Newsletter August 2012

Non-Lethal Weapons for Peace Campaign


This is the first Newsletter of the Non-Lethal Weapons for Peace Campaign. The newsletter will come out periodically. Because your time is valuable, it will be brief.

 You don’t need to keep this – all editions will be available on the website .


The Non-Lethal Weapons for Peace Campaign aims to reduce death and injury in warfare (and other conflicts) by using non-damaging technology (more info on the website).


Almost every day there is some story in the news which has relevance to the concept of non-lethal weapons. It may be another artillery attack by Syrian government troops on their fellow citizens. It may be death and injury in Afghanistan from a home-made bomb, a rampage by a psychotic gunman somewhere in the USA or yet another conflict in Eastern Congo. What all these stories have in common is our use of lethal technology in resolving conflict – and sometimes where there’s no conflict at all. Human beings developed this technology – heavy guns, bombs and assault rifles – for defence against aggressive enemies. It’s not the kind of technology that should be used to resolve civil disagreement – let alone in a mindless small-town massacre.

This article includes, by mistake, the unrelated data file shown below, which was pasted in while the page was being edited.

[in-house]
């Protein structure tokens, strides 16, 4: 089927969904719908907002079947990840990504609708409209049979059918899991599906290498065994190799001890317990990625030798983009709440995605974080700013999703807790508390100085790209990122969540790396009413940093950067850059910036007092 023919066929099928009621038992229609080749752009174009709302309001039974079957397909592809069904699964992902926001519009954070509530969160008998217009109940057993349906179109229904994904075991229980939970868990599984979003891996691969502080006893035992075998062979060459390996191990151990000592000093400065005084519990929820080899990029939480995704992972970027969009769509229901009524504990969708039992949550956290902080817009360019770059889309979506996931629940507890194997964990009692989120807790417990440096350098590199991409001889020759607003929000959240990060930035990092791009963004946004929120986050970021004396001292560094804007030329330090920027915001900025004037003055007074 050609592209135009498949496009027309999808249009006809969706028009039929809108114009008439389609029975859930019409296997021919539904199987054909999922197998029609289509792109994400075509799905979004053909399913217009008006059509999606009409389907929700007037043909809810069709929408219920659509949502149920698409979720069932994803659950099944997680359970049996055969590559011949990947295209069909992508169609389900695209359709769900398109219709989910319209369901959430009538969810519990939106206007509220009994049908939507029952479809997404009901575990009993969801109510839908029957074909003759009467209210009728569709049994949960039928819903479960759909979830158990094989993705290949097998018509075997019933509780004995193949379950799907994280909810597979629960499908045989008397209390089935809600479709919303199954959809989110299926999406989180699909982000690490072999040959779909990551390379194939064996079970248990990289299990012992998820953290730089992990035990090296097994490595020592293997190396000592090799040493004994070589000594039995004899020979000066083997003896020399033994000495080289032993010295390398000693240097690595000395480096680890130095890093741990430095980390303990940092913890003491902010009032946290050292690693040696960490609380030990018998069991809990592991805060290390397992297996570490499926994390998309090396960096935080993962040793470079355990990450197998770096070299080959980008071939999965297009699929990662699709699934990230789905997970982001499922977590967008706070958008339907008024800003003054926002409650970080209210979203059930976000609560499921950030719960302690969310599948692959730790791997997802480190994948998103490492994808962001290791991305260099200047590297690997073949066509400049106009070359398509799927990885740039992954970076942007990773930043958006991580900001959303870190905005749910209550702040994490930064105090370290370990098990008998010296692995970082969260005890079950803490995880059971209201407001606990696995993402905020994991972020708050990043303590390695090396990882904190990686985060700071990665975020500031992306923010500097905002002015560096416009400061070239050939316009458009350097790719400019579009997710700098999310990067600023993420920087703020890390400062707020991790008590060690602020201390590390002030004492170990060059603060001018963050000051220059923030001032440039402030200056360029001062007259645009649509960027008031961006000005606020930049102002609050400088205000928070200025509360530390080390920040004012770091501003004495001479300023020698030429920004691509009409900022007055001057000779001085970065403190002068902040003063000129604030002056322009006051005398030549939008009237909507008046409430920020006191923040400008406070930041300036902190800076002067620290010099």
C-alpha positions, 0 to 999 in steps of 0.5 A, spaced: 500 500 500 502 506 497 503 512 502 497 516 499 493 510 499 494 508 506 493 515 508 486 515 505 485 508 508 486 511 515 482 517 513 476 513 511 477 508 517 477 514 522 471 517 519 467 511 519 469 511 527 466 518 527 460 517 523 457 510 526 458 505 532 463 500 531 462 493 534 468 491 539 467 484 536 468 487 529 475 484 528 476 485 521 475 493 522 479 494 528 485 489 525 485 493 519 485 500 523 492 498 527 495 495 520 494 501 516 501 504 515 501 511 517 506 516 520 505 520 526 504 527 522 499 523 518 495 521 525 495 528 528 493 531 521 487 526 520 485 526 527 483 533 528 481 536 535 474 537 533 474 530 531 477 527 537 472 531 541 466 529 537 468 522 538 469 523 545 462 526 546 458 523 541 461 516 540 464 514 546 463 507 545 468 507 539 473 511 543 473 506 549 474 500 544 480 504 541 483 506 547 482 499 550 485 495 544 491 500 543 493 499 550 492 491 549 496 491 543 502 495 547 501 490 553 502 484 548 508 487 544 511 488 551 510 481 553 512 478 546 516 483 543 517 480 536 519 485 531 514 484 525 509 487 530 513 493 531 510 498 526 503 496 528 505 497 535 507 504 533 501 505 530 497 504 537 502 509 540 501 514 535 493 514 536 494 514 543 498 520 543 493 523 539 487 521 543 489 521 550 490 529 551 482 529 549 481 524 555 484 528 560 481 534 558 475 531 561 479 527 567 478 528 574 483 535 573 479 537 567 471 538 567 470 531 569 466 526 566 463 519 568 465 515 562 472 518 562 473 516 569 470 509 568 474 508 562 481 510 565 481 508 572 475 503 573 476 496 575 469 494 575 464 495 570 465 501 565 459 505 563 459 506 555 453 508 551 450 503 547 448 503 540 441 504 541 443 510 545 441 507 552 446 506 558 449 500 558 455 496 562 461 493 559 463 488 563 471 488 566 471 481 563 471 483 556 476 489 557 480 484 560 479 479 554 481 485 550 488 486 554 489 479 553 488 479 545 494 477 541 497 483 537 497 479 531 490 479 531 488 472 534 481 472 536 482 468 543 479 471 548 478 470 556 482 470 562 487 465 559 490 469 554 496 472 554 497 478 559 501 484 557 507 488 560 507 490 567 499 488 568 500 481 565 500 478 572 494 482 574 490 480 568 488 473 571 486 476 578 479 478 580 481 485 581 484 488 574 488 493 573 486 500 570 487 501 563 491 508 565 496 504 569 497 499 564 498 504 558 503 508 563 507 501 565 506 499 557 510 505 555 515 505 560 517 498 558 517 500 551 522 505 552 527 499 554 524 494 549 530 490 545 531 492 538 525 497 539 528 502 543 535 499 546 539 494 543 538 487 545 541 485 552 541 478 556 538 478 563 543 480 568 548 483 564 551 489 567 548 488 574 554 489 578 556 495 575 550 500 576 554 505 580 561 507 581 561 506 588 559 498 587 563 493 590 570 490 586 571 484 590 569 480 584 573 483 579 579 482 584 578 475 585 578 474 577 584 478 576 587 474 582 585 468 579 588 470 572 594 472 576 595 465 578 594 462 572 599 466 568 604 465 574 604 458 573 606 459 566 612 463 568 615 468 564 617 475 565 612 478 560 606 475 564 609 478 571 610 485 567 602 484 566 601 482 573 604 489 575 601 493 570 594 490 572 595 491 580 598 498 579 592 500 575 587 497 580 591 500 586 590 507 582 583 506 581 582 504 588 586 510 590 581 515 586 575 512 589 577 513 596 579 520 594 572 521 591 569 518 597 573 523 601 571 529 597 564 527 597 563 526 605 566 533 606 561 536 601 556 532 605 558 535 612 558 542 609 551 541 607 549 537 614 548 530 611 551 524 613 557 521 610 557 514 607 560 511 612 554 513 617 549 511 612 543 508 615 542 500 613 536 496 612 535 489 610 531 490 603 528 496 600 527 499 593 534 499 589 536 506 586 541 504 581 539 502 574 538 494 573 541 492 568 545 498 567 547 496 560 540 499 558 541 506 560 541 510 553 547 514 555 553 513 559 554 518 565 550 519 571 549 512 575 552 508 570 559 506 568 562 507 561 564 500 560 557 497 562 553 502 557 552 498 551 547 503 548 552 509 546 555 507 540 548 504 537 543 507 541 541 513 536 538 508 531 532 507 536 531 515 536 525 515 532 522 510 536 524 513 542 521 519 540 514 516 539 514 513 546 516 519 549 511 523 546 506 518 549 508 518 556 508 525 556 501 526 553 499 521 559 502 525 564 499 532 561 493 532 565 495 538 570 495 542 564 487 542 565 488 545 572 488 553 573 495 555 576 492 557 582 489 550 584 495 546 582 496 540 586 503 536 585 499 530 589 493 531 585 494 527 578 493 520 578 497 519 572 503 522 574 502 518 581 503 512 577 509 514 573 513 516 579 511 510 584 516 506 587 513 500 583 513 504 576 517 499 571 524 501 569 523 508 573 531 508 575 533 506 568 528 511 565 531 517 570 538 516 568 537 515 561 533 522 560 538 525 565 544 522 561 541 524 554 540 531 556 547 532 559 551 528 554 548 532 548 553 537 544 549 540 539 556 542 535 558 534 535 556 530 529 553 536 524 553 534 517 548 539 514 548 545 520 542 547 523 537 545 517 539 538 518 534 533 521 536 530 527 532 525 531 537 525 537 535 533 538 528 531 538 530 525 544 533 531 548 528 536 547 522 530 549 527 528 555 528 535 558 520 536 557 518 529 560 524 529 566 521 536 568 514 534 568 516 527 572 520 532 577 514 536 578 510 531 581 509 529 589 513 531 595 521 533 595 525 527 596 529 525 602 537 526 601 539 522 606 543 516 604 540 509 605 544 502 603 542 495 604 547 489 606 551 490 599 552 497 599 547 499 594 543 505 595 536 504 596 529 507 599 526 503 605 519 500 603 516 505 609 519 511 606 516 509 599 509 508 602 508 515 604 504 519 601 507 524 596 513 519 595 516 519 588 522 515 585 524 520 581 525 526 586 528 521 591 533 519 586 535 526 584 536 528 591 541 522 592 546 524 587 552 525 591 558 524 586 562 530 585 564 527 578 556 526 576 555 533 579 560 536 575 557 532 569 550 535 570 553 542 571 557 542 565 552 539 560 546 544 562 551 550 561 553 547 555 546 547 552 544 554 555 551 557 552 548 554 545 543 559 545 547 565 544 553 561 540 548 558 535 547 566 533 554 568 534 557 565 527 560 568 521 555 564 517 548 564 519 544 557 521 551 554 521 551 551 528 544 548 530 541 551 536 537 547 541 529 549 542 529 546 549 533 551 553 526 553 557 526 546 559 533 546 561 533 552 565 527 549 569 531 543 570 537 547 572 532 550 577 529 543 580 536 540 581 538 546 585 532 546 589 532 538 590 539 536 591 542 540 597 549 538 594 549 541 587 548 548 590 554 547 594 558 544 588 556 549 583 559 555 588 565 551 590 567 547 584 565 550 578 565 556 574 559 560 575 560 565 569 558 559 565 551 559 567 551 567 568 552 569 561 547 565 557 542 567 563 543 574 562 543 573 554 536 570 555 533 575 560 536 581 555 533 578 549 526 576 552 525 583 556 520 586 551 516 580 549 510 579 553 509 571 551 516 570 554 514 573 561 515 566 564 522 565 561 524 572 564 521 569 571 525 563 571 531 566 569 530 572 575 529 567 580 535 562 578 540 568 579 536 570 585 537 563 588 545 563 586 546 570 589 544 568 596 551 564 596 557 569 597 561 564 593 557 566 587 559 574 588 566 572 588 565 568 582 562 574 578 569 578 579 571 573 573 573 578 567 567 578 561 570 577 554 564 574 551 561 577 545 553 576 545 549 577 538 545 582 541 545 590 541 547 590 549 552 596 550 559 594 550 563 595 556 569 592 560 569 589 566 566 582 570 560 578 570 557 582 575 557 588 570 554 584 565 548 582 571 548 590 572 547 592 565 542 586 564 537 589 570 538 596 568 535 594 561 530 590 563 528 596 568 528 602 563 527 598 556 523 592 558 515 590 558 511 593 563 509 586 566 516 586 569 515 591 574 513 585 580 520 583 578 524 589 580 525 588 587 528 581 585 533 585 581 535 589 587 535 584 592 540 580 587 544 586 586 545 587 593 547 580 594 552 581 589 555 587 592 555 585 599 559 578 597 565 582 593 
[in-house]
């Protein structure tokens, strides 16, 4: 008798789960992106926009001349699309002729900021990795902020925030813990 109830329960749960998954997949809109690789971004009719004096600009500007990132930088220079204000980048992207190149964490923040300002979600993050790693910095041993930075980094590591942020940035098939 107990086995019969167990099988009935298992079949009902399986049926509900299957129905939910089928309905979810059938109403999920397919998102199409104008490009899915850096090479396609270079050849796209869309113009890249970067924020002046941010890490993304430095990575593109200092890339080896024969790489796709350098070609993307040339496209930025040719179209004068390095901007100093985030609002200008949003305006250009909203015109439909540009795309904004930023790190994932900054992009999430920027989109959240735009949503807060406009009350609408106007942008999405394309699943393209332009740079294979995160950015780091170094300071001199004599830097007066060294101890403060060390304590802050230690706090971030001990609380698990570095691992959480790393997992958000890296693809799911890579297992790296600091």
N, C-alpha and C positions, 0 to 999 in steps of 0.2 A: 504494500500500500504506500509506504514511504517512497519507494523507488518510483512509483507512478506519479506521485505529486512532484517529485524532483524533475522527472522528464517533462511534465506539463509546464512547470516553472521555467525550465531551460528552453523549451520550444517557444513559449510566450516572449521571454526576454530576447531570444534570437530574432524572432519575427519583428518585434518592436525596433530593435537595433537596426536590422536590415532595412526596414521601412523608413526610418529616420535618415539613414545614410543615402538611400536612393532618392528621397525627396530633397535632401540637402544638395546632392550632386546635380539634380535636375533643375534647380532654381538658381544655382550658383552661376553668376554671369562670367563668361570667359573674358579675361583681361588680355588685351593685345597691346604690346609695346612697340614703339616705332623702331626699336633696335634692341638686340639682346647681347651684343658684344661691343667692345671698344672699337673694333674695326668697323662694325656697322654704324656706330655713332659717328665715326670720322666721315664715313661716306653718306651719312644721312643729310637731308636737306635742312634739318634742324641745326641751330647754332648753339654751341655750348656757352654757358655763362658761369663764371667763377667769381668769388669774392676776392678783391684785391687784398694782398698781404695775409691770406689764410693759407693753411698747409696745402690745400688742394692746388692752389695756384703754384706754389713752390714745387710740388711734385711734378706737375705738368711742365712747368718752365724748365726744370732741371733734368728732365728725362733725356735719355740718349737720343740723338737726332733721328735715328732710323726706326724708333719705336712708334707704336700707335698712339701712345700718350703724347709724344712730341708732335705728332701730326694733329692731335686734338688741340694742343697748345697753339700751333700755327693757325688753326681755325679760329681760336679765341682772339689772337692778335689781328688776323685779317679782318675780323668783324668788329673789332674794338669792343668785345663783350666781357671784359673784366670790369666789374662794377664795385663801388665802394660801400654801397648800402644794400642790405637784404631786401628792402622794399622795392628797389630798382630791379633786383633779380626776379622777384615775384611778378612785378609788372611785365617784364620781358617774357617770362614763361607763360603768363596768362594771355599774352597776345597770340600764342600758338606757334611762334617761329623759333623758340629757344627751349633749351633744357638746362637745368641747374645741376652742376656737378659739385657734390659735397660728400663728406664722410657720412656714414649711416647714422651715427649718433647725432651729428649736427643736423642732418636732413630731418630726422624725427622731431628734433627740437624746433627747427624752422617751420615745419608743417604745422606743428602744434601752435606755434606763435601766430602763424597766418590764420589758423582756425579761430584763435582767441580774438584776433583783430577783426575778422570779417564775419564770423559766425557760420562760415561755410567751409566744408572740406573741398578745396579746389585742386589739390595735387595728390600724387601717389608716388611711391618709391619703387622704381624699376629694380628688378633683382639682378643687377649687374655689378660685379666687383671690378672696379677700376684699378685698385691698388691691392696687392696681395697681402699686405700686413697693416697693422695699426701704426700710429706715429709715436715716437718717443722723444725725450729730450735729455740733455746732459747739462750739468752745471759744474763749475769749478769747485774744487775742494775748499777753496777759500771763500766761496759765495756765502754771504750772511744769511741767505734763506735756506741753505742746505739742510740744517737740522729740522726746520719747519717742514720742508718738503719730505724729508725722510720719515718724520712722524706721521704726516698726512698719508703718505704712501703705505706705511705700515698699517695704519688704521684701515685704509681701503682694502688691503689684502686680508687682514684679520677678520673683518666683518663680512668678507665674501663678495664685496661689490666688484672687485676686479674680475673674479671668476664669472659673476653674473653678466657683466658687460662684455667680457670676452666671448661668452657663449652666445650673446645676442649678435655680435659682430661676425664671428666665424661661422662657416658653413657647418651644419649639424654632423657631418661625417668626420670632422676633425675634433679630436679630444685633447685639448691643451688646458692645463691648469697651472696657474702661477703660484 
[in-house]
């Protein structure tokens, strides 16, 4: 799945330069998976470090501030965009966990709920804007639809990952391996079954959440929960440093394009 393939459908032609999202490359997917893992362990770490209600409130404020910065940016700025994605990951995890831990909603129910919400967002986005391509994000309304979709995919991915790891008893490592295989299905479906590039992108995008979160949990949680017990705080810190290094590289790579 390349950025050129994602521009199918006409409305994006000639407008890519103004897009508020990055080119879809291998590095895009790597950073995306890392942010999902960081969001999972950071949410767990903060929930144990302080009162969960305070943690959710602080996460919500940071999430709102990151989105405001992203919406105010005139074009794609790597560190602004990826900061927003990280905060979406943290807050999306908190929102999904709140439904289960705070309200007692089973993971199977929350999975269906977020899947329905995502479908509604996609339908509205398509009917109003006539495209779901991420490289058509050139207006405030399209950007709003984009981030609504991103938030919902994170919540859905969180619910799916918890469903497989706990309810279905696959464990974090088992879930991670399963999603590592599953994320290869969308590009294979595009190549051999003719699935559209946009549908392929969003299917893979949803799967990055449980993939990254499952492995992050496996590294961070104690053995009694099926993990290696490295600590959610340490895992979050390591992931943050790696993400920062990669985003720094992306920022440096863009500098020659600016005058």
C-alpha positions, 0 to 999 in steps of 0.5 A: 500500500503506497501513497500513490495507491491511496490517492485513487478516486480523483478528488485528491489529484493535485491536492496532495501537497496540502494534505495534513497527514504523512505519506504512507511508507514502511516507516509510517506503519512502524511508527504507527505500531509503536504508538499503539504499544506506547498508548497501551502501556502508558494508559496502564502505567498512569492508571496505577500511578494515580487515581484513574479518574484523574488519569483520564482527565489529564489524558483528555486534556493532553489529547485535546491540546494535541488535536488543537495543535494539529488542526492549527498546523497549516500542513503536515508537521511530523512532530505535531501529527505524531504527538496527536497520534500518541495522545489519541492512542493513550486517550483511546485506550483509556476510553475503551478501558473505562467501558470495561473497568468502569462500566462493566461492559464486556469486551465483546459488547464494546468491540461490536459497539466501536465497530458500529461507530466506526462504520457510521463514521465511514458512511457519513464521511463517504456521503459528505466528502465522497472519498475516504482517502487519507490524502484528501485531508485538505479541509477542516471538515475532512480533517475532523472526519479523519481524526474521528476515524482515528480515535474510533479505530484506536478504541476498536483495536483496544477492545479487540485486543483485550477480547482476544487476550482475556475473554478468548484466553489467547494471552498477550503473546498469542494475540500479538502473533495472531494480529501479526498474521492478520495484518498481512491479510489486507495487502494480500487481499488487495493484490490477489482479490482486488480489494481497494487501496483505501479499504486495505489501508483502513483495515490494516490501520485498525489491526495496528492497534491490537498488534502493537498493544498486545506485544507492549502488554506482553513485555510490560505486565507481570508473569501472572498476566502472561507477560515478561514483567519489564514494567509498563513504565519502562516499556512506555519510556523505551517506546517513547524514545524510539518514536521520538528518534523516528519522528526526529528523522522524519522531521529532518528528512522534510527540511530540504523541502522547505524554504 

Just a few weeks ago, employing the most amazing scientific and engineering skills, we delivered a highly sophisticated roaming vehicle to the surface of Mars.

If we can be so clever with technology on Mars, why do we have to be so unutterably dumb in the way we use ‘defence’ technology to kill and maim each other on our own planet Earth?


It’s early years for non-lethal weapons, but it’s a growing industry. Perhaps the biggest range of devices to date has been developed by the US Department of Defence’s Non-Lethal Weapons Program.

Various European nations are working on similar technologies (which are discussed at the biennial European Symposium – see below).


A symposium on non-lethal weapons is held in Europe every two years.

The dates for the next European Symposium, the seventh, have just been announced. It will take place June 3-5 2013 at the Stadthalle in Ettlingen (near Frankfurt) Germany – its usual location. The theme for the symposium will be ‘how fielded non lethal technologies have performed in real operational environments’.

The closing date for abstracts is 5 October 2012. For further details go to .

That’s all for now. Thank you for your time.

Andrew Greig


Questions and comments to .

The Non-Lethal Weapons for Peace Campaign Newsletter No 1


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